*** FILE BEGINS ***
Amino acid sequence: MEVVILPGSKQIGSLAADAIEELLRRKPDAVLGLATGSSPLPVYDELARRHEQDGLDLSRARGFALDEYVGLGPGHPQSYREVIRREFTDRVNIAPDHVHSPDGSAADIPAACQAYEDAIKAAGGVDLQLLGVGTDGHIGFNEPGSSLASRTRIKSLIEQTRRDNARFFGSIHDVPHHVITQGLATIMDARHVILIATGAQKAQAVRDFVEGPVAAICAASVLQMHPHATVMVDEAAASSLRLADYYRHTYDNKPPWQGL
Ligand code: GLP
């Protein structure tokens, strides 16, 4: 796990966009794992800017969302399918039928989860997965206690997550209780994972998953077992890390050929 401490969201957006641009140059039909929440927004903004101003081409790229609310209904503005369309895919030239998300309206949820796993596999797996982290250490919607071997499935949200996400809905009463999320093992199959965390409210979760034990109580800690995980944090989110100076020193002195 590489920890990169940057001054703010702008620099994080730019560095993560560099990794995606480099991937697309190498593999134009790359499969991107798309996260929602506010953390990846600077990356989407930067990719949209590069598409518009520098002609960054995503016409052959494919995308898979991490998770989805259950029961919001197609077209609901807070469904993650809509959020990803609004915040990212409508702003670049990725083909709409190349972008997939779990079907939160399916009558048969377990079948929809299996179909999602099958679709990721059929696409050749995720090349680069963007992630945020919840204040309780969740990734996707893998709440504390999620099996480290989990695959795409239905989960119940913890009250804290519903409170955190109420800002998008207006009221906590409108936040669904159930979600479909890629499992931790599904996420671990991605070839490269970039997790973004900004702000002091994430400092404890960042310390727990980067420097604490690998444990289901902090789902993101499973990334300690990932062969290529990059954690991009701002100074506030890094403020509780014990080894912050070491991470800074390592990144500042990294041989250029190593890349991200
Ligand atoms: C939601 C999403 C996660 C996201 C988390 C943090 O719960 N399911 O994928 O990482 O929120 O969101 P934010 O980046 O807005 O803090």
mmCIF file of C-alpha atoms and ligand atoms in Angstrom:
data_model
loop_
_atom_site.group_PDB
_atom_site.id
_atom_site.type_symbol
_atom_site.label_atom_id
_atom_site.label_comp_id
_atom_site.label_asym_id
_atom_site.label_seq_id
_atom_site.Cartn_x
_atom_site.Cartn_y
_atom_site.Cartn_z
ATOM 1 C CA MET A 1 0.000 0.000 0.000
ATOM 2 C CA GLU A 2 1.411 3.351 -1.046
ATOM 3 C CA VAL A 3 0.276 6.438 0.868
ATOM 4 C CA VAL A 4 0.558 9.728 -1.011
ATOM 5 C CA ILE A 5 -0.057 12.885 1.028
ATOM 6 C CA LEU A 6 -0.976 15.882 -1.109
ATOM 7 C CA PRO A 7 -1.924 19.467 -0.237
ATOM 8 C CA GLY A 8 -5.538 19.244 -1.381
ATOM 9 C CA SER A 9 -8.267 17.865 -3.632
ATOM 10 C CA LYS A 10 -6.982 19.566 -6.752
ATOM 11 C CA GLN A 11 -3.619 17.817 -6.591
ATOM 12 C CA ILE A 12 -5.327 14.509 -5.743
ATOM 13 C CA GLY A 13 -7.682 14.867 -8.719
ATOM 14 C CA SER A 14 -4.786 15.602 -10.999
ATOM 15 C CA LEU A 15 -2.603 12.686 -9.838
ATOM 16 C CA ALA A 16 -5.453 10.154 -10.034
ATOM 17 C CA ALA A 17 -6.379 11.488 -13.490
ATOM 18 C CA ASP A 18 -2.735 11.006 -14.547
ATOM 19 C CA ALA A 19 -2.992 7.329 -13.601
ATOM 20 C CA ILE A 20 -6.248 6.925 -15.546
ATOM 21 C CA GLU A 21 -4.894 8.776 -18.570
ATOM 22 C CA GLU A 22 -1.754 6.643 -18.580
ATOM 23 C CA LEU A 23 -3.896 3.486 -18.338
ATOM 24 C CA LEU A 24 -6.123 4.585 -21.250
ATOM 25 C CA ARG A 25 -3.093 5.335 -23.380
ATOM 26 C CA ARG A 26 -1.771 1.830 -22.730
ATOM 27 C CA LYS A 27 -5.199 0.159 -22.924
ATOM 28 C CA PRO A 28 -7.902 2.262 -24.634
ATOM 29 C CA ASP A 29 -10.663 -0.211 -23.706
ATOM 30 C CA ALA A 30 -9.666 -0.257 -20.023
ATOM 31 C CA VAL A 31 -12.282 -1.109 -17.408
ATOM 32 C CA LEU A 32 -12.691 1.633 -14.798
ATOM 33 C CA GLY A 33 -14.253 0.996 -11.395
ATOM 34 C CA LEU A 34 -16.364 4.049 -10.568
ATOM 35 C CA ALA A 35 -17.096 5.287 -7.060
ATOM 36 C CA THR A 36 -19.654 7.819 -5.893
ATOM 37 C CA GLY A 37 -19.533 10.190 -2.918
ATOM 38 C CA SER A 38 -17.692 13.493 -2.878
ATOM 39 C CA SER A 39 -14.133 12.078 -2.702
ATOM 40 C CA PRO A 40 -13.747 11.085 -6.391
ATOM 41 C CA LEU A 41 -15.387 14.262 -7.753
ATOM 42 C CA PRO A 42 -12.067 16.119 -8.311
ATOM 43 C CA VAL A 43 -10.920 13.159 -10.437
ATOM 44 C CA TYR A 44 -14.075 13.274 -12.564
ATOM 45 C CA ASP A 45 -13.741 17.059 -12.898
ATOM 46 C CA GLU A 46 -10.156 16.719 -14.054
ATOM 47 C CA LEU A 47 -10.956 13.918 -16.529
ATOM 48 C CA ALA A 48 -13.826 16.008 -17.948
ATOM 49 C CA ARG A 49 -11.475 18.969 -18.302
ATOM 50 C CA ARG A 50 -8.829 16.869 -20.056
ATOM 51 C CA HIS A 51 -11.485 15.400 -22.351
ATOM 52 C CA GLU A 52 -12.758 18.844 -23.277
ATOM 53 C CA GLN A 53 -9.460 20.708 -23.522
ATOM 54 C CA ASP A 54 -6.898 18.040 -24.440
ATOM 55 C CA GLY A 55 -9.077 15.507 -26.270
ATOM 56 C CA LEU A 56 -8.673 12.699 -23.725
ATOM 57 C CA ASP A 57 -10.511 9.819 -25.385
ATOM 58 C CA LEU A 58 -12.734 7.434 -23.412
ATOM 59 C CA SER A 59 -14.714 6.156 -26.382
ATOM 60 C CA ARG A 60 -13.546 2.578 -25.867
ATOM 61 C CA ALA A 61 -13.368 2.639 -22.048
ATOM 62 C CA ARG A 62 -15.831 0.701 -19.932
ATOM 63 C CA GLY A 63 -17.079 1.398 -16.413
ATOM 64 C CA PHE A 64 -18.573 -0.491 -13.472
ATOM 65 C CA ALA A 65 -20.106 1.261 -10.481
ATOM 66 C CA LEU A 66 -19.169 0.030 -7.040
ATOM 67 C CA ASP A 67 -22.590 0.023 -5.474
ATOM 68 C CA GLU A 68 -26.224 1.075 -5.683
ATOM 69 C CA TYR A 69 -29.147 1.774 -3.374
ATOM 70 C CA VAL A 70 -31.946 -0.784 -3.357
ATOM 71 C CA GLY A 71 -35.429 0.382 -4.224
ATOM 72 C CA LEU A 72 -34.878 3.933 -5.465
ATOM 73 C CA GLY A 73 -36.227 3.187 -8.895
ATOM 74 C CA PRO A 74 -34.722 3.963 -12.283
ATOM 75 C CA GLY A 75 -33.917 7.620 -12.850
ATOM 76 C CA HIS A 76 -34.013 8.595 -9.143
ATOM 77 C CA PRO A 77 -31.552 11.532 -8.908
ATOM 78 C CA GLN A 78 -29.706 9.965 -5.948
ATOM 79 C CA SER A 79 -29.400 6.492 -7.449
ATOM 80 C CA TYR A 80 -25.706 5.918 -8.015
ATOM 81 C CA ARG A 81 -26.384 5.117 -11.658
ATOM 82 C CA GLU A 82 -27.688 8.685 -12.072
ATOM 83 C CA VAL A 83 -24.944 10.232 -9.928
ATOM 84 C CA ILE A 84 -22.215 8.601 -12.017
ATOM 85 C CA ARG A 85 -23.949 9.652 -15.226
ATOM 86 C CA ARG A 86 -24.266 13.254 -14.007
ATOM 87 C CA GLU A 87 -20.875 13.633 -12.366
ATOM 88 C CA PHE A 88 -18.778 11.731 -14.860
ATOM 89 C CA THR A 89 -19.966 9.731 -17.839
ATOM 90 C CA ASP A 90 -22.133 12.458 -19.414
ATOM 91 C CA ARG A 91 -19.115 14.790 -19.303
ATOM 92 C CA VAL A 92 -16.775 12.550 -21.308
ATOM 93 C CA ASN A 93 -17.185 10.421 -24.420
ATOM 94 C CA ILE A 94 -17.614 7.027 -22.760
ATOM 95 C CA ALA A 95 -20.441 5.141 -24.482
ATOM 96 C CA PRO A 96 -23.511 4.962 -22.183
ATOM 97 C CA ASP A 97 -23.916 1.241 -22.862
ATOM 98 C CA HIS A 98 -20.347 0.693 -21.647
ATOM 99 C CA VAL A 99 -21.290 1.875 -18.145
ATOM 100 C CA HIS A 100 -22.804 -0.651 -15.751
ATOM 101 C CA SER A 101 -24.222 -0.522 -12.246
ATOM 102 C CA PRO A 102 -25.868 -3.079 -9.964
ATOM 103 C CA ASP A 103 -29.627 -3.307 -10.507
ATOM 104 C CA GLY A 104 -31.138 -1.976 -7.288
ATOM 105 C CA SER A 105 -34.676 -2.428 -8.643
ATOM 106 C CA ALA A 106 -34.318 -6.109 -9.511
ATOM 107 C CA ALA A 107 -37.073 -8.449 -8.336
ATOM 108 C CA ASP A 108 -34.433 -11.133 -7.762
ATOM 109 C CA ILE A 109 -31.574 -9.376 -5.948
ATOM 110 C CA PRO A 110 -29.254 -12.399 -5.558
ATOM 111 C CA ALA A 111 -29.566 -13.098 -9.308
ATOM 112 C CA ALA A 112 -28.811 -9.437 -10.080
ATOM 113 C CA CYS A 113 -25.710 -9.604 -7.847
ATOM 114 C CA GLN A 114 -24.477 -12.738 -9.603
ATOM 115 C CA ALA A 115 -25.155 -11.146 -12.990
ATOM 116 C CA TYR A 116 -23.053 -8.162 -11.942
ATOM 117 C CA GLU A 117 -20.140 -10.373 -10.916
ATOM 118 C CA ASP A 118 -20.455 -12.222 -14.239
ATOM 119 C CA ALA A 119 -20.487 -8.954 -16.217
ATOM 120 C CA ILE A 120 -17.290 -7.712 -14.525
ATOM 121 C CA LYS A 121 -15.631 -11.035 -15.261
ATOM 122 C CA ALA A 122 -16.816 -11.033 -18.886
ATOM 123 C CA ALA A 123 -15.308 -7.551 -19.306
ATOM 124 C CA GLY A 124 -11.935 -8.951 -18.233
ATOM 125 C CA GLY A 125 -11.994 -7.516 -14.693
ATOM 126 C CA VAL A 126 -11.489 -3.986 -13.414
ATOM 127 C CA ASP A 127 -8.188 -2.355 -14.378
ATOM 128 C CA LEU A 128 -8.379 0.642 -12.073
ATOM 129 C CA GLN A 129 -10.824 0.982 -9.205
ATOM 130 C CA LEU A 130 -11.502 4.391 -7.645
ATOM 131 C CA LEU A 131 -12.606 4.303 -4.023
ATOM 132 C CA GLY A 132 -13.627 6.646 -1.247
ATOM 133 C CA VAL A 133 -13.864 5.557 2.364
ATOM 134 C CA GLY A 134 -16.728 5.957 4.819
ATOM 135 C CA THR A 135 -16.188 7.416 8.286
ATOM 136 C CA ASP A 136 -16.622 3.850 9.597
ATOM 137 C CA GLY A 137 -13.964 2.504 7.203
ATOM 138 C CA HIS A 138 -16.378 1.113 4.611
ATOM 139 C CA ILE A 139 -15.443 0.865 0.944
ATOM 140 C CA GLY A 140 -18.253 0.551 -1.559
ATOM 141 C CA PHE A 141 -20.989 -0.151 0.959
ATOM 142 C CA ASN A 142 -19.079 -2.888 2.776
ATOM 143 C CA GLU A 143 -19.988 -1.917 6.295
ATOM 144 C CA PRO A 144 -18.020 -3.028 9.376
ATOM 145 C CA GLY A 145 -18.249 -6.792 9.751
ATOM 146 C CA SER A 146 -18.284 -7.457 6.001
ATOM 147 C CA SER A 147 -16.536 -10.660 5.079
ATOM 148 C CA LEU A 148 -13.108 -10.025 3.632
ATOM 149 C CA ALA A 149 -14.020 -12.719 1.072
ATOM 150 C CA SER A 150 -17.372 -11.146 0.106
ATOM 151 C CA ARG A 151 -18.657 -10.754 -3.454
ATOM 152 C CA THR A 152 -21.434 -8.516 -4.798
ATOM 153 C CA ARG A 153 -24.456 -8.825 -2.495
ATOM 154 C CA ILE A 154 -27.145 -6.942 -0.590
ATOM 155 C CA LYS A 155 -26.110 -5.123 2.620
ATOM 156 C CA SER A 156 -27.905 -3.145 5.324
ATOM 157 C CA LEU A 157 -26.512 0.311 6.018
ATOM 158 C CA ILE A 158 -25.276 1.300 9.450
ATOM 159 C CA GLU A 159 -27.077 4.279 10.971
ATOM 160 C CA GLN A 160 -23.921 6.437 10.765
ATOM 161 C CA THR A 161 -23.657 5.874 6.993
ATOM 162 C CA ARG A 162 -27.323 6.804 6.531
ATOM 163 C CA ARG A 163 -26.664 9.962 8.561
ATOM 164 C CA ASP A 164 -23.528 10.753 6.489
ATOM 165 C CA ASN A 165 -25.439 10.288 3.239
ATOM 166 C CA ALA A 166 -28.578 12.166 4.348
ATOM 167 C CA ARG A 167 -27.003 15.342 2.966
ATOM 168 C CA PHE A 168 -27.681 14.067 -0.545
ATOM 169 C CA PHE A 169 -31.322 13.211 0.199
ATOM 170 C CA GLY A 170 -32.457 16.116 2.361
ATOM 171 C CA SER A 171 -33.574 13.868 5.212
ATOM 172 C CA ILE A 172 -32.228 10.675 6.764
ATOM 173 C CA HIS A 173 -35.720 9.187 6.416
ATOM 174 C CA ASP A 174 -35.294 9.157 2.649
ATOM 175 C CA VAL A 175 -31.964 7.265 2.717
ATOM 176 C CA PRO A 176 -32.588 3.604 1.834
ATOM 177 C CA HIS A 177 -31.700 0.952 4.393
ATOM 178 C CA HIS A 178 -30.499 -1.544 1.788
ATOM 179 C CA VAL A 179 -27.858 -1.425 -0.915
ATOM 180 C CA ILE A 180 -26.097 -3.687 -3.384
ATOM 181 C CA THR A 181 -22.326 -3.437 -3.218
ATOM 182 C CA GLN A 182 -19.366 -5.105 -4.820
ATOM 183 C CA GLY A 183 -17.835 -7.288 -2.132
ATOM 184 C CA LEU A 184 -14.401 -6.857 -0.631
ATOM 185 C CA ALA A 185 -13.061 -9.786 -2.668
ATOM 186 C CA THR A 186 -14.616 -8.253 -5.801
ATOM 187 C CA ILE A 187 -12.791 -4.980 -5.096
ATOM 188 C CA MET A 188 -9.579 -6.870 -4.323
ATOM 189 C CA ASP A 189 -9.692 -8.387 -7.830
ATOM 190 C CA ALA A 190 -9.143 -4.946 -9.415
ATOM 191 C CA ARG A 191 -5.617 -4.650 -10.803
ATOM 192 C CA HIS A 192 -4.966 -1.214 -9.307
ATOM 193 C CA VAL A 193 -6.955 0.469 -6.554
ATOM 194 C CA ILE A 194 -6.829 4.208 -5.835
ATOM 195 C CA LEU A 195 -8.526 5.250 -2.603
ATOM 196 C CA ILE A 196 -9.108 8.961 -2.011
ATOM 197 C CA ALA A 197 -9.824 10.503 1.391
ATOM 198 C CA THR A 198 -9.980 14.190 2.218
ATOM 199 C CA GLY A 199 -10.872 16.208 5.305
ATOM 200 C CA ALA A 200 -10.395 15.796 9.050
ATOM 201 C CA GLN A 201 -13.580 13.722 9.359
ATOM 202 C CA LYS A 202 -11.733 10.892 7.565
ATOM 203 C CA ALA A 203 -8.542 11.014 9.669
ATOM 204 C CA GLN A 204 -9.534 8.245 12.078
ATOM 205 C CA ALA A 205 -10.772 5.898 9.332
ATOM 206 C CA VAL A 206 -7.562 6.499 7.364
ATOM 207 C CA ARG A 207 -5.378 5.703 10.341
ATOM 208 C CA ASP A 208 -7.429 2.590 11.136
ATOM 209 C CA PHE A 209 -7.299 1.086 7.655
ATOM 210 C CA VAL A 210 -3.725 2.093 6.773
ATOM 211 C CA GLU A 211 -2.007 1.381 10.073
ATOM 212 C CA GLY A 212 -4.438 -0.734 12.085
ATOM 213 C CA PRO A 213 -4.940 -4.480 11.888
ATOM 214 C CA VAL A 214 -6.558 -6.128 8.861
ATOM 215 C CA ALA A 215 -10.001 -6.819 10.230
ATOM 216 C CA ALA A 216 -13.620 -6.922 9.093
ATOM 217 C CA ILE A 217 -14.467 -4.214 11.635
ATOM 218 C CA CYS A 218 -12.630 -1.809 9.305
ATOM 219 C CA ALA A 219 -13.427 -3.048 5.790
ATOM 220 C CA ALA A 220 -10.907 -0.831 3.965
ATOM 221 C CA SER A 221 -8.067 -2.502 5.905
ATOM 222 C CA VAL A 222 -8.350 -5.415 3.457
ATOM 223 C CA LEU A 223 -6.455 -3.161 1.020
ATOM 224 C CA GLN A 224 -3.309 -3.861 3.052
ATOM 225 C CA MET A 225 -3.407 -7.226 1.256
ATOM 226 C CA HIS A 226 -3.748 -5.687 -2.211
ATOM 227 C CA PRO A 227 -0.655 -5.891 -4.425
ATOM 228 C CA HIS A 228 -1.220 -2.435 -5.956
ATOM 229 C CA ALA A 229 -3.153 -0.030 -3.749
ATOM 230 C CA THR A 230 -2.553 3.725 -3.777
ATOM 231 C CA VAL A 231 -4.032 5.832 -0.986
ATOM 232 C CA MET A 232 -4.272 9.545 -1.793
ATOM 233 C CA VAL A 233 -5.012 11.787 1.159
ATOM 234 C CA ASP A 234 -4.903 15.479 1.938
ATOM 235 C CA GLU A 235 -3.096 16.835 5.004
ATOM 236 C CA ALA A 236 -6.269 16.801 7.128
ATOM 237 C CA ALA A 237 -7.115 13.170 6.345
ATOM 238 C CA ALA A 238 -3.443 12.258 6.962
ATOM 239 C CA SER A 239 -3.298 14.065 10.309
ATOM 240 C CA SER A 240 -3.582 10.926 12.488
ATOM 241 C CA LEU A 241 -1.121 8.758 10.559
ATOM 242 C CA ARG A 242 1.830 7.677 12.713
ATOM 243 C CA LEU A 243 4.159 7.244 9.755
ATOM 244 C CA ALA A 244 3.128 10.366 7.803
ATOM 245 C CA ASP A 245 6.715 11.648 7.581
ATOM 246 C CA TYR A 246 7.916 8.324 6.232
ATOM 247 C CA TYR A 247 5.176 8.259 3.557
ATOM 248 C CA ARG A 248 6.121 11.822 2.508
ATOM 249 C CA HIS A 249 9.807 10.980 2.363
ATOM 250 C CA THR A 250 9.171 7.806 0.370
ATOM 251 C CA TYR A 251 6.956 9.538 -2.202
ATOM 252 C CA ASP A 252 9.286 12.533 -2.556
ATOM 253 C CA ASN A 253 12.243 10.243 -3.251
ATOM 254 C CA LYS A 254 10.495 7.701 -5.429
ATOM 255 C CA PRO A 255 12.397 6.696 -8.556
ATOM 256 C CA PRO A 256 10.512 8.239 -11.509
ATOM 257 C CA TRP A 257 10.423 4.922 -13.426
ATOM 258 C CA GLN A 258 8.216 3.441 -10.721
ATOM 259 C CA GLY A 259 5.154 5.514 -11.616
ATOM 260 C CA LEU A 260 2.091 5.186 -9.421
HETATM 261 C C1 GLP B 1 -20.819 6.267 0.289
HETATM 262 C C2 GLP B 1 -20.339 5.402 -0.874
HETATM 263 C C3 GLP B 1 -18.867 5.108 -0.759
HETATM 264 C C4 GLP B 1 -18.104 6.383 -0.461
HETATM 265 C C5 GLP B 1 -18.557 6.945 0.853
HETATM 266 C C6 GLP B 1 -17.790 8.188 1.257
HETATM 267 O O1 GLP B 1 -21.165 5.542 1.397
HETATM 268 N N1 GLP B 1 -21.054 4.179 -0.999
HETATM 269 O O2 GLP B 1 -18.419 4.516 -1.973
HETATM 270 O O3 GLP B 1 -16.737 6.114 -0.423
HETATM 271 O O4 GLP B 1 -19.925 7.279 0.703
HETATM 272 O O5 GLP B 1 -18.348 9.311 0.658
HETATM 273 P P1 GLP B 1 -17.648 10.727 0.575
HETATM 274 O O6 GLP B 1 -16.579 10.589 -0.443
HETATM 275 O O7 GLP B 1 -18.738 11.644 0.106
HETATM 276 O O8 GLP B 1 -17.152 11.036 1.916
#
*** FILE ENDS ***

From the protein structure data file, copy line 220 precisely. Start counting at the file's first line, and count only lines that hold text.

ATOM 203 C CA ALA A 203 -8.542 11.014 9.669